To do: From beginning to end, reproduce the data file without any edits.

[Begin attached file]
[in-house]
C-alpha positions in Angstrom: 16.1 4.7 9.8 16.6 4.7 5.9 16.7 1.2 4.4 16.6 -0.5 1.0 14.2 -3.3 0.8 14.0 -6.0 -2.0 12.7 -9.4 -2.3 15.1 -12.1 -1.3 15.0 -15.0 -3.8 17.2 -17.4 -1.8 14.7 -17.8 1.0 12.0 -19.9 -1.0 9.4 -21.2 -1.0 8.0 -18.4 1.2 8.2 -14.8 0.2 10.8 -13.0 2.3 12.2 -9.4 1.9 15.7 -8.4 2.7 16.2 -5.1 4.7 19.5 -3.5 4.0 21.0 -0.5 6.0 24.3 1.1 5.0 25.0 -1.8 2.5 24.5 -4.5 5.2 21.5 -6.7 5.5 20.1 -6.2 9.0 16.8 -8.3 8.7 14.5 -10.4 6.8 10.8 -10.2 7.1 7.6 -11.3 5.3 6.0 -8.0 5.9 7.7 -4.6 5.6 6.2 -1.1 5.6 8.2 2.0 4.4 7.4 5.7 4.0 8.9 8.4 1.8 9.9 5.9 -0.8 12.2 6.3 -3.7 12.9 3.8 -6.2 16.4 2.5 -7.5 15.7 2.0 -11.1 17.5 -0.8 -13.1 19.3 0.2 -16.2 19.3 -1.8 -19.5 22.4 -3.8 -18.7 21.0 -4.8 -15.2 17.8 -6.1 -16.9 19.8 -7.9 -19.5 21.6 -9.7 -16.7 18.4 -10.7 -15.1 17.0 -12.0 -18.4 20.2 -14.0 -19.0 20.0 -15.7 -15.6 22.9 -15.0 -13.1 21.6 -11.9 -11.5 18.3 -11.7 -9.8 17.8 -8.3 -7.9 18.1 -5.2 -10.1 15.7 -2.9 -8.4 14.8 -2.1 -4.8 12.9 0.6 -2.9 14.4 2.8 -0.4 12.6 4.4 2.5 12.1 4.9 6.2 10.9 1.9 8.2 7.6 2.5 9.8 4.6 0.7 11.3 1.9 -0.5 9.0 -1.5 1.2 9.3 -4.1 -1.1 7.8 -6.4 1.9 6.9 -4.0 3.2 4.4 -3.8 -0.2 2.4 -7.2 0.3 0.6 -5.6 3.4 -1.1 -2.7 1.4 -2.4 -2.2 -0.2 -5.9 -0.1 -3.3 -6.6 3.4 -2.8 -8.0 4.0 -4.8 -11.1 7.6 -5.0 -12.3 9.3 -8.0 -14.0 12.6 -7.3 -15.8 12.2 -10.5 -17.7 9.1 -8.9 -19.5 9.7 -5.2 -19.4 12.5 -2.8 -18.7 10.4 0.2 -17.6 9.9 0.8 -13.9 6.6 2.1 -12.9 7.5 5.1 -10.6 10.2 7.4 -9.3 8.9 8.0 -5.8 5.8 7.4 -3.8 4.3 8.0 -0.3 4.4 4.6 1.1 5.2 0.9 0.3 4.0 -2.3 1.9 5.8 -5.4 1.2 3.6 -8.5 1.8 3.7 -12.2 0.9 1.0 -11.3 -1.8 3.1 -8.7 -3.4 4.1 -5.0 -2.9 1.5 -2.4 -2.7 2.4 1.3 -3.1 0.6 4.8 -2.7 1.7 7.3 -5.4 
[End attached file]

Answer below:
[in-house]
C-alpha positions in Angstrom: 16.1 4.7 9.8 16.6 4.7 5.9 16.7 1.2 4.4 16.6 -0.5 1.0 14.2 -3.3 0.8 14.0 -6.0 -2.0 12.7 -9.4 -2.3 15.1 -12.1 -1.3 15.0 -15.0 -3.8 17.2 -17.4 -1.8 14.7 -17.8 1.0 12.0 -19.9 -1.0 9.4 -21.2 -1.0 8.0 -18.4 1.2 8.2 -14.8 0.2 10.8 -13.0 2.3 12.2 -9.4 1.9 15.7 -8.4 2.7 16.2 -5.1 4.7 19.5 -3.5 4.0 21.0 -0.5 6.0 24.3 1.1 5.0 25.0 -1.8 2.5 24.5 -4.5 5.2 21.5 -6.7 5.5 20.1 -6.2 9.0 16.8 -8.3 8.7 14.5 -10.4 6.8 10.8 -10.2 7.1 7.6 -11.3 5.3 6.0 -8.0 5.9 7.7 -4.6 5.6 6.2 -1.1 5.6 8.2 2.0 4.4 7.4 5.7 4.0 8.9 8.4 1.8 9.9 5.9 -0.8 12.2 6.3 -3.7 12.9 3.8 -6.2 16.4 2.5 -7.5 15.7 2.0 -11.1 17.5 -0.8 -13.1 19.3 0.2 -16.2 19.3 -1.8 -19.5 22.4 -3.8 -18.7 21.0 -4.8 -15.2 17.8 -6.1 -16.9 19.8 -7.9 -19.5 21.6 -9.7 -16.7 18.4 -10.7 -15.1 17.0 -12.0 -18.4 20.2 -14.0 -19.0 20.0 -15.7 -15.6 22.9 -15.0 -13.1 21.6 -11.9 -11.5 18.3 -11.7 -9.8 17.8 -8.3 -7.9 18.1 -5.2 -10.1 15.7 -2.9 -8.4 14.8 -2.1 -4.8 12.9 0.6 -2.9 14.4 2.8 -0.4 12.6 4.4 2.5 12.1 4.9 6.2 10.9 1.9 8.2 7.6 2.5 9.8 4.6 0.7 11.3 1.9 -0.5 9.0 -1.5 1.2 9.3 -4.1 -1.1 7.8 -6.4 1.9 6.9 -4.0 3.2 4.4 -3.8 -0.2 2.4 -7.2 0.3 0.6 -5.6 3.4 -1.1 -2.7 1.4 -2.4 -2.2 -0.2 -5.9 -0.1 -3.3 -6.6 3.4 -2.8 -8.0 4.0 -4.8 -11.1 7.6 -5.0 -12.3 9.3 -8.0 -14.0 12.6 -7.3 -15.8 12.2 -10.5 -17.7 9.1 -8.9 -19.5 9.7 -5.2 -19.4 12.5 -2.8 -18.7 10.4 0.2 -17.6 9.9 0.8 -13.9 6.6 2.1 -12.9 7.5 5.1 -10.6 10.2 7.4 -9.3 8.9 8.0 -5.8 5.8 7.4 -3.8 4.3 8.0 -0.3 4.4 4.6 1.1 5.2 0.9 0.3 4.0 -2.3 1.9 5.8 -5.4 1.2 3.6 -8.5 1.8 3.7 -12.2 0.9 1.0 -11.3 -1.8 3.1 -8.7 -3.4 4.1 -5.0 -2.9 1.5 -2.4 -2.7 2.4 1.3 -3.1 0.6 4.8 -2.7 1.7 7.3 -5.4 